HGS General Lunch- The Perfect Unconventional Resource Portfolio
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Tuesday, October 15, 2019
The Petroleum Club of Houston
1201 Louisiana Street, 35th floor, Houston, TX
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Social 11:15 AM, Luncheon 11:30 AM- 1:00 PM
Cost: $35 pre-registered members; $40 for non-members/ALL walk-ups;
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Speaker: Bill Fairhurst, Riverford Exploration
The Perfect Unconventional Resource Portfolio
Having all industry knowledge and experiences to date in U.S. unconventional resource plays & traveling back to time=zero(T0=prior to drilling, completing & producing from the first unconventional resource horizontal well, onshore United States); what investment choices should one make, which unconventional resources plays should be selected & which should be avoided? Given industry knowledge & experiences how can we construct The Perfect Unconventional Resource Portfolio if the unconventional resource revelation started today with today’s product prices & costs?
Construction of the Portfolio Model.
Most economic optimization models, developed for O&G Industry project selection during the 1970s–1990s, focused on the optimum level or percentage to acquire for each project. Alternatively, Portfolio Optimization modeling determines the percentage of a firm’s total CapEx that should be invested in each project or similar class of multiple projects.
Using the Tight Oil Resource Assessment Industrial Consortia (TORA) research at the BEG, Jackson School of Geosciences, UT– Austin, previous Bureau Sloan Foundation & DOE funded research evaluations (now part of the TORA Consortium), & some additional play information, Estimated Ultimate Recoveries (EURs) for every unconventional resource well in 10 resource plays. These are plotted by play in Fig. 1 as log-probability plot distributions for 5 gas resource plays (Barnett, Fayetteville, Haynesville-Bossier, Marcellus, & Utica) & 5 oil resource plays (Bakken, Eagle Ford, Midland, Delaware, & Niobrara).
Since Markowitz’s 1990 Nobel Prize-winning work on portfolio construction for equities (Markowitz, 1952 & 1957) & most significantly since the late 1990s; sophisticated financial software & Monte Carlo simulations have been developed to accomplish portfolio construction for investment choices. Previous experience evaluating thousands of individual investment options in hundreds of models has shown statistically significant confidence & correlation with these financial evaluation packages using paper, pencil, & straight-edge methodologies versus more sophisticated, expensive Monte Carlo simulations, & which can achieve a similar sophistication of a solution & are used in this report.
Given that play EURs are log-normally distributed, the Expected Value (EV), mean, of a log-normal distribution can be determined graphically without having to compute the EV from each value (individual well) in a distribution. Plotting the known p90, p50, & p10 reserves on log-probability paper & drawing a straight line provides an accurate representation of the reserve distribution for each play.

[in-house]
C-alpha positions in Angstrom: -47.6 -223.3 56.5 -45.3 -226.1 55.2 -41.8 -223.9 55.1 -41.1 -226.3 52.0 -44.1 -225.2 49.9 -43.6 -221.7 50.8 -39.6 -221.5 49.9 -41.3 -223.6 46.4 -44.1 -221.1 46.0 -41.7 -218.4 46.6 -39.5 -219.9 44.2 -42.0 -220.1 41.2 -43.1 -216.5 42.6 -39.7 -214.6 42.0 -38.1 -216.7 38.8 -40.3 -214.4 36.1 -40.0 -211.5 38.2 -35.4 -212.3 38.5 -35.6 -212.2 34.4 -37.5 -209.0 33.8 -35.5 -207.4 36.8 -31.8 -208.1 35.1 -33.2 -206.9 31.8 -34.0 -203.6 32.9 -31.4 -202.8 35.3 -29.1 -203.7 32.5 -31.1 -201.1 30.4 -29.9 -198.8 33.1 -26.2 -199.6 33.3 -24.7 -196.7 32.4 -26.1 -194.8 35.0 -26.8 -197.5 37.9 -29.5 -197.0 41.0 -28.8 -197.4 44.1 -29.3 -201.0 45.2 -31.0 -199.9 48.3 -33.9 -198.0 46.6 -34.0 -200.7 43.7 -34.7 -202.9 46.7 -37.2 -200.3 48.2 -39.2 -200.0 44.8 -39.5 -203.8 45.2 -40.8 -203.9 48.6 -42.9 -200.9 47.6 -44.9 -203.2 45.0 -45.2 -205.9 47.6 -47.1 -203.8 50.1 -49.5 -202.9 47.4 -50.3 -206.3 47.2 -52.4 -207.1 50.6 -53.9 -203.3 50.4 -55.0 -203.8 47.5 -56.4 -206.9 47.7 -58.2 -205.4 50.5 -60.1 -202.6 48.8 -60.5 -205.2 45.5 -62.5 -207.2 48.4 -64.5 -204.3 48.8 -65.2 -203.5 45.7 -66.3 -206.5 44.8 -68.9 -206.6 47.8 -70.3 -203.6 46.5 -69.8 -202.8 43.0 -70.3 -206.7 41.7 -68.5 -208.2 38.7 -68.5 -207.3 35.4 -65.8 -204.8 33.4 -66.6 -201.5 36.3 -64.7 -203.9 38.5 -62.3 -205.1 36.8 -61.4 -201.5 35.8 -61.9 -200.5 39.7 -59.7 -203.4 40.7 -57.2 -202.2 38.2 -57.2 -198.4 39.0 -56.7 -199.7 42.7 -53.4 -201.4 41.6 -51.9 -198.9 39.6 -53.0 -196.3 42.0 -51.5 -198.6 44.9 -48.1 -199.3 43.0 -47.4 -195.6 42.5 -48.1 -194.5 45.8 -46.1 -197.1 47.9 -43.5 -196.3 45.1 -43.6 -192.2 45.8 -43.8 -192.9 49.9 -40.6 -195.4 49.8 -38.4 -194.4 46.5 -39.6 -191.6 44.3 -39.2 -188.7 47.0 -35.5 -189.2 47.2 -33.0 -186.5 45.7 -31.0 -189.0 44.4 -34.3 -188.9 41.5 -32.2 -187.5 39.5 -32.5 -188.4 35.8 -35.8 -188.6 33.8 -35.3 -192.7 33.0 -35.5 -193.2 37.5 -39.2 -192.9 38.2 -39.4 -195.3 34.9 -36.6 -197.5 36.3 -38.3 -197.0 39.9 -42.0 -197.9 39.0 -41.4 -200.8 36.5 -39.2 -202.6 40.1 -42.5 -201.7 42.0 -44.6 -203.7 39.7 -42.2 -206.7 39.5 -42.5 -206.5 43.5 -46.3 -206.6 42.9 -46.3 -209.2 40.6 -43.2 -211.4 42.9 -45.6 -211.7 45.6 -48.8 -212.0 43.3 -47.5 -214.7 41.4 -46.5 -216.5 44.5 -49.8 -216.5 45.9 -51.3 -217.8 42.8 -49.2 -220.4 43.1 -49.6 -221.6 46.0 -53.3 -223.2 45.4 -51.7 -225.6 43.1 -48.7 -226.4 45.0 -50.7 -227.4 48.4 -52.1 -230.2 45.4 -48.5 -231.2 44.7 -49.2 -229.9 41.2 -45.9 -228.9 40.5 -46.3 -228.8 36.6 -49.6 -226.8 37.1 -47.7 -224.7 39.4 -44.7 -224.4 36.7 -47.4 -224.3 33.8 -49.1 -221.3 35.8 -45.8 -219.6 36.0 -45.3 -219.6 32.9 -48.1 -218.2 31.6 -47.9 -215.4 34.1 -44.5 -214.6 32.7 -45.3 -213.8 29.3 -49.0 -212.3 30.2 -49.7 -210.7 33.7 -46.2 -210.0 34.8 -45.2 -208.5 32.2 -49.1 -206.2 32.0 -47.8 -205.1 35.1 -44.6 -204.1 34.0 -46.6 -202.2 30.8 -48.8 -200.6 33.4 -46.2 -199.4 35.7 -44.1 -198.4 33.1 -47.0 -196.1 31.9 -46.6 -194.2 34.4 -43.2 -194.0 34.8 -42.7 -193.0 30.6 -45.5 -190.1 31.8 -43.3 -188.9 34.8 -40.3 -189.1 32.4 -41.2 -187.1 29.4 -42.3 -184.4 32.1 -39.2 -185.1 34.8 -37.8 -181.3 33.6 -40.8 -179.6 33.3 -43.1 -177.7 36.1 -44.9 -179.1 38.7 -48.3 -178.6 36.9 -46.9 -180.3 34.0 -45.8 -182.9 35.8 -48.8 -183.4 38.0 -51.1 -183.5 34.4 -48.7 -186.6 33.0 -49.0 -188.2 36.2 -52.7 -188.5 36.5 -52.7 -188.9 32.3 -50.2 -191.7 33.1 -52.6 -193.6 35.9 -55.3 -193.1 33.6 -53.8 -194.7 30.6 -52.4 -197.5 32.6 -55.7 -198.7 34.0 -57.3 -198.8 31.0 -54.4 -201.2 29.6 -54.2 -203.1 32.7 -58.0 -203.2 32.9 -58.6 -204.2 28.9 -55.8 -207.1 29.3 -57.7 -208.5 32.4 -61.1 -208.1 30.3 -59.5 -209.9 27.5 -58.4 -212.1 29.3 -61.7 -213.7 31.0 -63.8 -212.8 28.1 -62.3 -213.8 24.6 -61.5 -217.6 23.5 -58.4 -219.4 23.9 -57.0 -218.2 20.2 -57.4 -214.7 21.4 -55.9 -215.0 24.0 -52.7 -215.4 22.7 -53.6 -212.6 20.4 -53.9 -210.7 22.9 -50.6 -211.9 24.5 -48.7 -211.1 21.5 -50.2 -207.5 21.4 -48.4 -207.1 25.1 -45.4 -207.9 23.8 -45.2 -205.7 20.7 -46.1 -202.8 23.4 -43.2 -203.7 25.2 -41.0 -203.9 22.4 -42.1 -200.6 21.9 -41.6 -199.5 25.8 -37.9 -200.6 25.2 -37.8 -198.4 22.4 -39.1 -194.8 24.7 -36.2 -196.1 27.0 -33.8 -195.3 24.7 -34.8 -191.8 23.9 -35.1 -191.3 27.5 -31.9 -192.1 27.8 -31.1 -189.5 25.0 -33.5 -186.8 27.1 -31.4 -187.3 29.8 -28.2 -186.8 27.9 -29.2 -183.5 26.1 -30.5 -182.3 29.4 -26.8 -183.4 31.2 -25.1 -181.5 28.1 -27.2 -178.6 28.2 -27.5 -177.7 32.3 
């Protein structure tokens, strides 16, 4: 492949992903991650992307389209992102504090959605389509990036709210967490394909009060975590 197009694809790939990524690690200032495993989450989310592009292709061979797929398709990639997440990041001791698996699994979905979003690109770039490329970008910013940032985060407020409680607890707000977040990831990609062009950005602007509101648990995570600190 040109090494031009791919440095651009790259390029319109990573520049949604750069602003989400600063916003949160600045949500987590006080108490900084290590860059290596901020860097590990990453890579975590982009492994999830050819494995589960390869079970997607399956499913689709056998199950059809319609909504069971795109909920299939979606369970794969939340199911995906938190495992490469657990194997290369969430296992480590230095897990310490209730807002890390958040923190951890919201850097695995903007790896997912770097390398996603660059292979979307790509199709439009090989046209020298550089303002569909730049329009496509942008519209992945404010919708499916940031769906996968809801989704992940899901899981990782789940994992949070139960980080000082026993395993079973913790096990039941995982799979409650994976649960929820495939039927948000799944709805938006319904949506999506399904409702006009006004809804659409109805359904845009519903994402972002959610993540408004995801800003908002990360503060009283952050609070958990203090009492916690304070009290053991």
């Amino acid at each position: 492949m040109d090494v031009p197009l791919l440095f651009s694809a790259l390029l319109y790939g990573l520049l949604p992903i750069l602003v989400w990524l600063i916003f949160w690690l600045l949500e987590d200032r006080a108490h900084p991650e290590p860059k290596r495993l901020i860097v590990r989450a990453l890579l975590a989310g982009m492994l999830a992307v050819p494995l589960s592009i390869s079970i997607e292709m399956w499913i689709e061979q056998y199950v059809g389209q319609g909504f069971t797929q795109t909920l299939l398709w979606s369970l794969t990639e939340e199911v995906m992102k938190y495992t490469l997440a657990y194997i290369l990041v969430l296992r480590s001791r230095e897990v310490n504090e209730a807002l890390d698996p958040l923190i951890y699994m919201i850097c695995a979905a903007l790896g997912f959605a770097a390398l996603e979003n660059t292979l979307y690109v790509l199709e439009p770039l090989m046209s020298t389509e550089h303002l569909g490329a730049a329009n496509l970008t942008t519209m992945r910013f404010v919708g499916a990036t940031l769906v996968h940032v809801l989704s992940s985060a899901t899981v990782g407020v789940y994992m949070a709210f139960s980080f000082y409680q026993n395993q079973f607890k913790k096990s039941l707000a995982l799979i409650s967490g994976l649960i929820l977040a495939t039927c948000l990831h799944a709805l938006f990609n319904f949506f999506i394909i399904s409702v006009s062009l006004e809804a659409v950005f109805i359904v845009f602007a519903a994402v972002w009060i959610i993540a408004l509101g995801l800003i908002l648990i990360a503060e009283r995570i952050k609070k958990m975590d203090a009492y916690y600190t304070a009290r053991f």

The EV of a log normal distribution is determined using the p10/p50 ratio. In this study, p90 represents the lower 10% of values & p10 represents the higher 10%. Using the p10/p50 ratio & graphs the EV is defined along with the Cumulative Probability distribution (Rose et. al, 1994). Knowing the EV cumulative probability percentage, on the x-axis of the log-probability graph & intersecting point with the reserve distribution determines the EV EUR for each unconventional resource play is defined. The EV is verified using Swanson’s Mean ((p90*.3)+(p50*.4)+(p10*.3)) (Capen, 1992).
Economic models only need to be run for 3 EUR values (p50, EV, p10) to represent the entire distribution of potential economic outcomes. The EV economic model is used as the measure of Central Tendency, most likely outcome for investors. Companies or investors having fewer than 30 investment options should make financial decisions on p50 economic results, the most likely outcome of small samples. In constructing The Perfect Unconventional Resource Portfolio in this study sample sizes for each investment option are greater than 30 & the mean, EV, figures are used.
An Optimal Portfolio is constructed on a single economic metric. Several economic/financial metrics are typically reported in the output of economic runs for investment options and may be used as screening criteria. The Perfect Unconventional Resource Portfolio model develop here uses Investment Efficiency (IE), Discounted Return on Investment (D(ROI)) also referred to as the Profitability Index (PI). Either term may be used interchangeably.
Economic runs were made using current Product Prices, CapEx, LOE for each p50, EV, p10 EURs for each play. Product Prices & costs were escalated at 3%. Depending on actual production and EUR 5 products were included: oil, condensate, plant tail-gate gas volumes for liquid-rich gas or wellhead gas volumes for drier-gas wells, natural gas liquids (NGLs), & water.
The first comparison of investment options is ranked from highest IE to lowest (Figure 2). Using that comparison only, CapEx would be deployed in descending order after investment options are exhausted for the preceding investment.